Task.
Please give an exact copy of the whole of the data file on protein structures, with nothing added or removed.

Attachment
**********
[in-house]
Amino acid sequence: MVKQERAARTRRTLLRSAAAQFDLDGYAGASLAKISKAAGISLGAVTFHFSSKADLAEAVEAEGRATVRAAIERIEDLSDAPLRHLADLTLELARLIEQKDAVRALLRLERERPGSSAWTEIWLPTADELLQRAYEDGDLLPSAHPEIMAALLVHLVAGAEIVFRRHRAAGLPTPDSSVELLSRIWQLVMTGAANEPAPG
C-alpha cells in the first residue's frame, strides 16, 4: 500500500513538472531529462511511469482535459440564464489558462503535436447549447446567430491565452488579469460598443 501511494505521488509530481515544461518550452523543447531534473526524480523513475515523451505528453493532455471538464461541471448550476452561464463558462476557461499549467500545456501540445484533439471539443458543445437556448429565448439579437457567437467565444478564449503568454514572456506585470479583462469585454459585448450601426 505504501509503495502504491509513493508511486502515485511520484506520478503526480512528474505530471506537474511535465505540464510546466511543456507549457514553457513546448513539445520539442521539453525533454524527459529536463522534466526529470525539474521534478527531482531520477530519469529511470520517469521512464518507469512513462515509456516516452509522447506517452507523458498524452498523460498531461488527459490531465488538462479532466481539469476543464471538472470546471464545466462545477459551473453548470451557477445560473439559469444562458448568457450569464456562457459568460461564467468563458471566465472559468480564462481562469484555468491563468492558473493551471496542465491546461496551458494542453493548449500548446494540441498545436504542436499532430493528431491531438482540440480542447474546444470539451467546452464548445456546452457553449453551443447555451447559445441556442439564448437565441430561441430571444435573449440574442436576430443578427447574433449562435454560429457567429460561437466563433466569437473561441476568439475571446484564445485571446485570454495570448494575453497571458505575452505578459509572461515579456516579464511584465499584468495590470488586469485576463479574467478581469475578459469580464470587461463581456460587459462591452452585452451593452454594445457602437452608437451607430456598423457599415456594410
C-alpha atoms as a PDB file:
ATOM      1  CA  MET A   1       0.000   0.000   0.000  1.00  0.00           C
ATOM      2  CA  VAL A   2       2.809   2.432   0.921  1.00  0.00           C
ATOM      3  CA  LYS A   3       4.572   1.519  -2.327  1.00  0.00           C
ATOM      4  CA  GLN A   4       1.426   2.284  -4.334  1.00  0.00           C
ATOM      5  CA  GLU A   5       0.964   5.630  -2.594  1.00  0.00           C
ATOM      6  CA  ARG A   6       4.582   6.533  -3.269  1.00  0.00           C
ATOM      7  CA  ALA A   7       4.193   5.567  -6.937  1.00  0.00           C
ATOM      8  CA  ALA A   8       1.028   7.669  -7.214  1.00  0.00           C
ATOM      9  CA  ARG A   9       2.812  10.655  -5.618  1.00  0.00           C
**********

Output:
[in-house]
Amino acid sequence: MVKQERAARTRRTLLRSAAAQFDLDGYAGASLAKISKAAGISLGAVTFHFSSKADLAEAVEAEGRATVRAAIERIEDLSDAPLRHLADLTLELARLIEQKDAVRALLRLERERPGSSAWTEIWLPTADELLQRAYEDGDLLPSAHPEIMAALLVHLVAGAEIVFRRHRAAGLPTPDSSVELLSRIWQLVMTGAANEPAPG
C-alpha cells in the first residue's frame, strides 16, 4: 500500500513538472531529462511511469482535459440564464489558462503535436447549447446567430491565452488579469460598443 501511494505521488509530481515544461518550452523543447531534473526524480523513475515523451505528453493532455471538464461541471448550476452561464463558462476557461499549467500545456501540445484533439471539443458543445437556448429565448439579437457567437467565444478564449503568454514572456506585470479583462469585454459585448450601426 505504501509503495502504491509513493508511486502515485511520484506520478503526480512528474505530471506537474511535465505540464510546466511543456507549457514553457513546448513539445520539442521539453525533454524527459529536463522534466526529470525539474521534478527531482531520477530519469529511470520517469521512464518507469512513462515509456516516452509522447506517452507523458498524452498523460498531461488527459490531465488538462479532466481539469476543464471538472470546471464545466462545477459551473453548470451557477445560473439559469444562458448568457450569464456562457459568460461564467468563458471566465472559468480564462481562469484555468491563468492558473493551471496542465491546461496551458494542453493548449500548446494540441498545436504542436499532430493528431491531438482540440480542447474546444470539451467546452464548445456546452457553449453551443447555451447559445441556442439564448437565441430561441430571444435573449440574442436576430443578427447574433449562435454560429457567429460561437466563433466569437473561441476568439475571446484564445485571446485570454495570448494575453497571458505575452505578459509572461515579456516579464511584465499584468495590470488586469485576463479574467478581469475578459469580464470587461463581456460587459462591452452585452451593452454594445457602437452608437451607430456598423457599415456594410
C-alpha atoms as a PDB file:
ATOM      1  CA  MET A   1       0.000   0.000   0.000  1.00  0.00           C
ATOM      2  CA  VAL A   2       2.809   2.432   0.921  1.00  0.00           C
ATOM      3  CA  LYS A   3       4.572   1.519  -2.327  1.00  0.00           C
ATOM      4  CA  GLN A   4       1.426   2.284  -4.334  1.00  0.00           C
ATOM      5  CA  GLU A   5       0.964   5.630  -2.594  1.00  0.00           C
ATOM      6  CA  ARG A   6       4.582   6.533  -3.269  1.00  0.00           C
ATOM      7  CA  ALA A   7       4.193   5.567  -6.937  1.00  0.00           C
ATOM      8  CA  ALA A   8       1.028   7.669  -7.214  1.00  0.00           C
ATOM      9  CA  ARG A   9       2.812  10.655  -5.618  1.00  0.00           C